This month, Microsoft pushed out HP Smart print to many unmanaged computers that didn’t even have HP printers installed. I have Lexmark printers connected to my home PCs. Now, any time I print to either of them, the HP Smart app pops up instead of the Lexmark app indicating the status of the print jobs. Yes, HP Smart can be easily removed in Settings | Apps | Apps & Features. But it concerns me that someone in charge of application deployment at Microsoft wasn’t paying closer enough attention to detail. I hope Microsoft will automatically fix this, but I’m not holding my breath. Microsoft has acknowledged the issue and is investigating. I’ll have more on this in the next Patch Watch column.

Business users

For business users, the good news is that we tend to not get the same “oopsies” that Consumers see. At the office, I haven’t seen the HP Smart app silently install. I haven’t seen Copilot installed on managed Windows 10 or 11 devices unless a Windows 11 PC has been upgraded to 23H2. (Remember: I still do not recommend Windows 11 23H2.)

We will probably get a quieter December release than normal, due to the fact that Microsoft will be in its “holiday” mode — when many of its employees go on vacation.

Because of minimal operations during the Western holidays and the upcoming new year, there won’t be a non-security preview release for the month of December 2023. There will be a monthly security release for December 2023. Normal monthly servicing for both security and non-security preview releases will resume in January 2024.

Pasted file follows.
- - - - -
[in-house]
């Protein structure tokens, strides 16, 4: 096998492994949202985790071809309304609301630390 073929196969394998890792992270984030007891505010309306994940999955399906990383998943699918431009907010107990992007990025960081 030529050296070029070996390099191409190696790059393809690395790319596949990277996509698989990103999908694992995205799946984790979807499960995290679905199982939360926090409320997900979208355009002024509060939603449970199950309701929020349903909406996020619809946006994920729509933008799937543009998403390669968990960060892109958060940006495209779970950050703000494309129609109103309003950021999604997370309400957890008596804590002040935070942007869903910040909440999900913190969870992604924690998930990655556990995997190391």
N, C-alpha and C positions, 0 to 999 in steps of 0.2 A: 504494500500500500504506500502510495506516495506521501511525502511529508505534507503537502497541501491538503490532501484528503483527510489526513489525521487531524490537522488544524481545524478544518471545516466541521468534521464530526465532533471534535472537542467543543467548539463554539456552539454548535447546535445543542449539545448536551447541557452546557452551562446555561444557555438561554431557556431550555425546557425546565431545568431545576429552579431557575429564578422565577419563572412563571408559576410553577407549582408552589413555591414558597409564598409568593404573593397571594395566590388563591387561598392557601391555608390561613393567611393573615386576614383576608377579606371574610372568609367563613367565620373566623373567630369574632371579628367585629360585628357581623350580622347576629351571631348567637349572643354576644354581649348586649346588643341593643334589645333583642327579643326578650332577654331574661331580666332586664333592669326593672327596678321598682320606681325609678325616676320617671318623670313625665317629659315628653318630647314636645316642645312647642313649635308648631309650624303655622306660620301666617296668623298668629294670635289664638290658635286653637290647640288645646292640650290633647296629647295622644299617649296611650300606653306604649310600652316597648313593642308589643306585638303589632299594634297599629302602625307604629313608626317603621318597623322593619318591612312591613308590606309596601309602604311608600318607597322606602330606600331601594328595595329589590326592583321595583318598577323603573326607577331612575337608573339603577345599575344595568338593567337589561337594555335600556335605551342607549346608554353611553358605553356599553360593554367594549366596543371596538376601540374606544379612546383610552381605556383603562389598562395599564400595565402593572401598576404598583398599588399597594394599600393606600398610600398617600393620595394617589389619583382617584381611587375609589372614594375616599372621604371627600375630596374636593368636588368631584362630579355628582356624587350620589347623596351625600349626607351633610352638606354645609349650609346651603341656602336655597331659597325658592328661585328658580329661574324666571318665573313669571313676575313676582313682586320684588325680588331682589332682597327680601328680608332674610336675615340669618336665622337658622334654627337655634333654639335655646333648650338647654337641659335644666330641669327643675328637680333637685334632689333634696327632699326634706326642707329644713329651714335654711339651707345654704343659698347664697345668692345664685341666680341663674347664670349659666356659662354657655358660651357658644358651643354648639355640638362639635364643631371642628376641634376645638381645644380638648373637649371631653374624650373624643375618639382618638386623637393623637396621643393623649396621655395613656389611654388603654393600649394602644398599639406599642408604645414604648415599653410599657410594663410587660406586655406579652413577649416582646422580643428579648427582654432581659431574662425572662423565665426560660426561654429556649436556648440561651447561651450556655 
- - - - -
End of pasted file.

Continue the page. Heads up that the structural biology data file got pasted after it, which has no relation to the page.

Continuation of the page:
Microsoft also appears to have pushed out metadata changes to print naming. These impact the name of the printer but not the driver. Reports from some system administrators indicate that “… all printers in the control printers interface reporting as HP M101-104s. It was reported as being seen on a handful of mixed servers (both 2022 and 2016 so far).”

It does not appear to be related to any specific updates. Rather, it’s a metadata change that came down via the Microsoft store. Microsoft has acknowledged the issue.

Perhaps a bigger Christmas gift for us all is Microsoft’s stated intention to offer Extended Security Updates (ESU) for Windows 10. No details are yet available. I will obviously be watching this closely.

Don’t forget that in January, the final enforcement of KB5008383 will be in effect. If you run an active directory domain, remember to review your event logs and monitor the Directory Service event log for 3044-3056 events on domain controllers.

Here’s hoping that the upcoming year will prove to be more stable and boring for us all.



Talk Bubbles Join the conversation! Your questions, comments, and feedback
about this alert are always welcome in our forums!

Susan Bradley is the publisher of the AskWoody newsletters.

The AskWoody Newsletters are published by AskWoody Tech LLC, Fresno, CA USA.

Your subscription:

Microsoft and Windows are registered trademarks of Microsoft Corporation. AskWoody,, Windows Secrets Newsletter,, WinFind, Windows Gizmos, Security Baseline, Perimeter Scan, Wacky Web Week, the Windows Secrets Logo Design (W, S or road, and Star), and the slogan Everything Microsoft Forgot to Mention all are trademarks and service marks of AskWoody Tech LLC. All other marks are the trademarks or service marks of their respective owners.

Copyright ©2023 AskWoody Tech LLC. All rights reserved.